The Dong Nai dilemma: Frontier risk and reward

As the real estate sector in the southern province of Dong Nai booms with investment opportunities, investors should be cognisant of potential scams and con artists.

As the property market in Dong Nai is once again on the rise, experts urge caution Photo: Le Toan

New wave of opportunities

Dong Nai, which covers an area of 5,900 square kilometres, is located right next to bustling Ho Chi Minh City. The province is well-connected with a network of national highways, ports, railways, and the upcoming Long Thanh International Airport. Thanks to its geographical advantages, Dong Nai has historically been a hotspot for foreign investments, which include real estate projects.

Reports from Savills Vietnam show that Dong Nai currently has 55 residential housing projects, with a total of 30,200 units and land plots for sale on both the primary and secondary market. Mega projects in Long Thanh and Nhon Trach wards, with a combined 2,100 land plot units, take up 46 per cent of the future supply in the province.

According to Su Ngoc Khuong, director of investment at Savills Vietnam, Dong Nai is now ready to return to the big picture. Residents and newcomers to Ho Chi Minh City are looking to move out of the congested city centre, and the neighbouring province has proven to be a great destination with its traffic connectivity and thriving urban areas.

This topic was discussed in depth last week at a talk named “Real estate Investment in Dong Nai: Opportunities and Challenges”, co-organised by VIR and Eximrs. At the event, industry experts shared their advice on how investors can capitalise on the new boom in Dong Nai properties.

Nguyen Thanh Lam, deputy director of the Dong Nai Department of Construction, advised investors to prioritise projects that are located near existing urban areas, including the city of Bien Hoa and nearby wards (Long Thanh, Long Khanh, and Trang Bom). Those with a longer investment horizon (between five and seven years) can branch out to the fringe areas of these urban clusters.

“It’s very important to think carefully before investing in projects near Long Thanh International Airport. About 21,000 hectares of land surrounding the airport have not been earmarked for development yet, and a bubble can burst very easily,” Lam warned.

Le Hoang Chau, chairman of the Ho Chi Minh City Real Estate Association, has said that he considers Dong Nai the “extended arm” of Vietnam’s largest city. He advised property investors to monitor development updates on the Dau Giay Highway, which extends to the central province of Binh Thuan, and Cat Lai Bridge, which links District 2 with Dong Nai’s Nhon Trach ward and the Ho Chi Minh City metro lines.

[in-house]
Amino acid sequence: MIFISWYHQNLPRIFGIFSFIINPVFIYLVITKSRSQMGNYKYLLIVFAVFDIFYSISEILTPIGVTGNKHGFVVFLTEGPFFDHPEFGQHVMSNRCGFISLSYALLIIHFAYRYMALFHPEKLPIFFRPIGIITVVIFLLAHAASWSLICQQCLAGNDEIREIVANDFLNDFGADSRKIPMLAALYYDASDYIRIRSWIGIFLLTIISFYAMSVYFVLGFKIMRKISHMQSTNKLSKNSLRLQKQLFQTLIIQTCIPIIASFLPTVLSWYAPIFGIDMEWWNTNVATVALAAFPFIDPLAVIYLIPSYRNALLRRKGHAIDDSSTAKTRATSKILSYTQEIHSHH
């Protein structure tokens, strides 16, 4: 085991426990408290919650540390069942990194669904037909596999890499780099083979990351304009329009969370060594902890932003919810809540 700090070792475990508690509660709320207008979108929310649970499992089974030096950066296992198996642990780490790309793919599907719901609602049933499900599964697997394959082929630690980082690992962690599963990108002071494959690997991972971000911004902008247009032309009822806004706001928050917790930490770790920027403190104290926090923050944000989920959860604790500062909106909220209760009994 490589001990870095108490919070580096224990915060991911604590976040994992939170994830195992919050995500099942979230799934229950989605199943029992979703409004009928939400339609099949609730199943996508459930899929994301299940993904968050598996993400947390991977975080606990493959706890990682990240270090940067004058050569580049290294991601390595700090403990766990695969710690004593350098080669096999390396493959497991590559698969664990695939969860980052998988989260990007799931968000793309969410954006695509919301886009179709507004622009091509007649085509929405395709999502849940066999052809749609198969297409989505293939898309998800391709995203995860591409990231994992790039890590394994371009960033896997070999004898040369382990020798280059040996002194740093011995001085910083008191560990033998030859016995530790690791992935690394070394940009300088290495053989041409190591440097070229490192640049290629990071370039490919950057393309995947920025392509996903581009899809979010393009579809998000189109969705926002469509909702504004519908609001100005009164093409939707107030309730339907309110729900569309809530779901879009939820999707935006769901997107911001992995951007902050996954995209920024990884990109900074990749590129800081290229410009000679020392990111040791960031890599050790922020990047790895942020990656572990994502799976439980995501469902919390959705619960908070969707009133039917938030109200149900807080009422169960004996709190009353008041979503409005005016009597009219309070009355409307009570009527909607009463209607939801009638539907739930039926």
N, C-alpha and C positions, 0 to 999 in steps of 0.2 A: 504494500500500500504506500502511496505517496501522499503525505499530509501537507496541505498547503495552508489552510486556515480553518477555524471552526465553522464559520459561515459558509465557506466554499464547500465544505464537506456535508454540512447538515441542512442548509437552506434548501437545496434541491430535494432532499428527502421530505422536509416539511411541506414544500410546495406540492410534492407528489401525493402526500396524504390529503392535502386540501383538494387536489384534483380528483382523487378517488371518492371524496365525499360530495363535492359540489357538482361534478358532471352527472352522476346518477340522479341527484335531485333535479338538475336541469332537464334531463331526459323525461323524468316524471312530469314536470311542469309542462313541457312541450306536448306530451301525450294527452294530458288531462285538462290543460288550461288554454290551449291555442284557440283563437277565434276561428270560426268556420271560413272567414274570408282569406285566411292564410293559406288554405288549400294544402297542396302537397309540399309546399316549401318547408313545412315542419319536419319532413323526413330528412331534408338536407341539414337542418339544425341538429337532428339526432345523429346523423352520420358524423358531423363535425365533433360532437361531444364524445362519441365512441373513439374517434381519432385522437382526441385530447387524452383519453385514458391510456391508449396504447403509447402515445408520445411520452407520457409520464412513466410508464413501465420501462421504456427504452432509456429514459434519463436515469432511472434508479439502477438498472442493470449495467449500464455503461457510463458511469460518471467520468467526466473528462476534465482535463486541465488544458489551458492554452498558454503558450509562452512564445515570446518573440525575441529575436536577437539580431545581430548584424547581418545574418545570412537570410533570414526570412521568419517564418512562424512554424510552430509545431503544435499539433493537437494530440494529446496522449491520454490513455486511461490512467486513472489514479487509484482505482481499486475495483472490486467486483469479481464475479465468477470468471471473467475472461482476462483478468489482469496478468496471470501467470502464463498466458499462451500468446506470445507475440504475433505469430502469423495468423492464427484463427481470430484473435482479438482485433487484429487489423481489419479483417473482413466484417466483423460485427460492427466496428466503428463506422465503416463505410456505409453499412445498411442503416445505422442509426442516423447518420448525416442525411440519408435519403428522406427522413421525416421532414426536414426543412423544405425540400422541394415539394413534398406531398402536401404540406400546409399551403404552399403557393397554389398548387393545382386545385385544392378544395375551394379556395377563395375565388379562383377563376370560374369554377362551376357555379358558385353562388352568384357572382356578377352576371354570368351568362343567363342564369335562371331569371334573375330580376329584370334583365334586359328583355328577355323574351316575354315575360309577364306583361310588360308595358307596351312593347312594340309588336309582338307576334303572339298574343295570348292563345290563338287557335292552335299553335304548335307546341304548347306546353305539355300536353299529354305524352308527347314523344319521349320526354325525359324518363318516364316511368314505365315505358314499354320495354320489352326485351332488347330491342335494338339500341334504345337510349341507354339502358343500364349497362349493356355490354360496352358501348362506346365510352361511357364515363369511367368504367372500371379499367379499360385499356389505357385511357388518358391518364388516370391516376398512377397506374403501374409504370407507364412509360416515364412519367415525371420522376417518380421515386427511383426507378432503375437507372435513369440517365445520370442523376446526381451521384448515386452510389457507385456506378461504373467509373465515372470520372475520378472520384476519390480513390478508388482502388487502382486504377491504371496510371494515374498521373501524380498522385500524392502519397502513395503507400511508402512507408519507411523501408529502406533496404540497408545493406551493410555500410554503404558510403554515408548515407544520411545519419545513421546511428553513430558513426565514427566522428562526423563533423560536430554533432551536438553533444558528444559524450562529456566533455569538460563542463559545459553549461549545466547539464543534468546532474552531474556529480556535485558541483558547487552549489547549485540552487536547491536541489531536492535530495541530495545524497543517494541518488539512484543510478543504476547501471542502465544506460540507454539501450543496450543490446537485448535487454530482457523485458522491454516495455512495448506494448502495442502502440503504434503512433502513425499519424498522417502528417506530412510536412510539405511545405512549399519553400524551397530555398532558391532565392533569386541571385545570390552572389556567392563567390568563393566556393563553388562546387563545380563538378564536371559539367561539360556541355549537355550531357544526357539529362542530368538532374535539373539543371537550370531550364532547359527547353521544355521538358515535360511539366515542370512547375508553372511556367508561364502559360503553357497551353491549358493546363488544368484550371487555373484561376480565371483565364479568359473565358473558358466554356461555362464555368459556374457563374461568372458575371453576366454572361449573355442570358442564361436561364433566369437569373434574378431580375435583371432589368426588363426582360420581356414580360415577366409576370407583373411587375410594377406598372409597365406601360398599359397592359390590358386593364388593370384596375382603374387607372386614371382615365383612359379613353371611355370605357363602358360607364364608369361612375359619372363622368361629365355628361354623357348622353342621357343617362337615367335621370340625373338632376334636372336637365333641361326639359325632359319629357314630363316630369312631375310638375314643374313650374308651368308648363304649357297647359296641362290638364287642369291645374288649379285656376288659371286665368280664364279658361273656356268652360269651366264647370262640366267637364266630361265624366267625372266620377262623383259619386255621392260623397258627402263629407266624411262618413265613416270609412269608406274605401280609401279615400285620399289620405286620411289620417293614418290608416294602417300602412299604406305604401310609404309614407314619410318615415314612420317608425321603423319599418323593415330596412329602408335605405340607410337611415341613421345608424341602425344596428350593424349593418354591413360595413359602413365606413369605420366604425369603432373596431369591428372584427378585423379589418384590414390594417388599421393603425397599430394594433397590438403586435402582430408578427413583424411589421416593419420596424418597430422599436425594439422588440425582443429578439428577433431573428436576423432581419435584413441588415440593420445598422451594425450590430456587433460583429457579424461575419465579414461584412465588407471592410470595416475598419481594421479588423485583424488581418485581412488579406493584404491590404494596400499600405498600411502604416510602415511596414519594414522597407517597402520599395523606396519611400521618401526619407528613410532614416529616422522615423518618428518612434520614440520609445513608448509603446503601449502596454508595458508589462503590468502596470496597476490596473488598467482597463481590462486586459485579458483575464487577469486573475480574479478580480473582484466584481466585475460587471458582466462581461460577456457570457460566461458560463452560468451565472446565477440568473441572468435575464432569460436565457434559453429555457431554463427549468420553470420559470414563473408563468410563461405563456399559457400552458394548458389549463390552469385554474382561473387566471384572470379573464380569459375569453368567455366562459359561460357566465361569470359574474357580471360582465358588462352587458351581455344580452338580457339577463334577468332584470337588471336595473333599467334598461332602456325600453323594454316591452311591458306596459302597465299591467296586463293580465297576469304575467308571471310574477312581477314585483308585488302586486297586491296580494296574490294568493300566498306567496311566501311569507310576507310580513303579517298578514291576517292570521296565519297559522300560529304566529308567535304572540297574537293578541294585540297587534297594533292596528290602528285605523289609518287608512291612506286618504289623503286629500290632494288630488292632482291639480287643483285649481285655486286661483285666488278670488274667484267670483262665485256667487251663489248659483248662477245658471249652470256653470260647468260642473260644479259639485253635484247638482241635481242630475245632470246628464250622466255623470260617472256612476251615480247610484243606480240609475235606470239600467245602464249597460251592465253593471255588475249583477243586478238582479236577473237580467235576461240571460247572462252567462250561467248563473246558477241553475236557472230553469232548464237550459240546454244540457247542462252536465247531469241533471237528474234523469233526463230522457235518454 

Remaining vigilant

Despite their optimism about the new chapter of Dong Nai properties, experts still voiced their concerns about reckless speculation. In fact, the province is not new to such horror stories, as properties in its Nhon Trach ward already went through a boom-and-bust cycle 10 years ago. 

Specifically, investors and developers at the time flocked into the ward, hoping that it would soon become a first- or second-tier city, complete with urban facilities. However, the plan fell through and to this day, Nhon Trach remains an agricultural ward, filled with a haunting slew of abandoned properties. Experts say it is important to not repeat the same mistakes this time.

“Dishonest real estate agents have used lots of scamming methods to trick investors. They may blow up the price, overstate the amount of existing facilities, or even change the name of the project developers,” said lawyer Lam Dang Phuc, deputy managing director of Nguyen Giap Law Firm.

Lam from the Dong Nai Department of Construction revealed that he recently received a complaint letter from 300 individuals, claiming that they had been conned in two real estate projects in the province. The investigation process is now underway, and Lam reminded all investors to have a thorough check on the projects’ legal status before signing any deals.

This advice is echoed by Tran Thi Cam Tu, CEO of Eximrs. Tu recommended investors to slow down, think rationally, and double-check all the claims made by real estate agents.

Experts also emphasised the importance of urban facilities such as schools, hospitals, supermarkets, and parks in drawing in investors.

Nguyen Minh Khang, acting managing director of LDG Group, said that the company had developed these facilities in Trang Bom ward before putting any real estate on sale.  

“Not only Dong Nai, but the entire real estate market in Vietnam needs honest and transparent dealers. There should be real people wishing to live in the province, not just reckless speculators,” Khang said.

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By Nam Phuong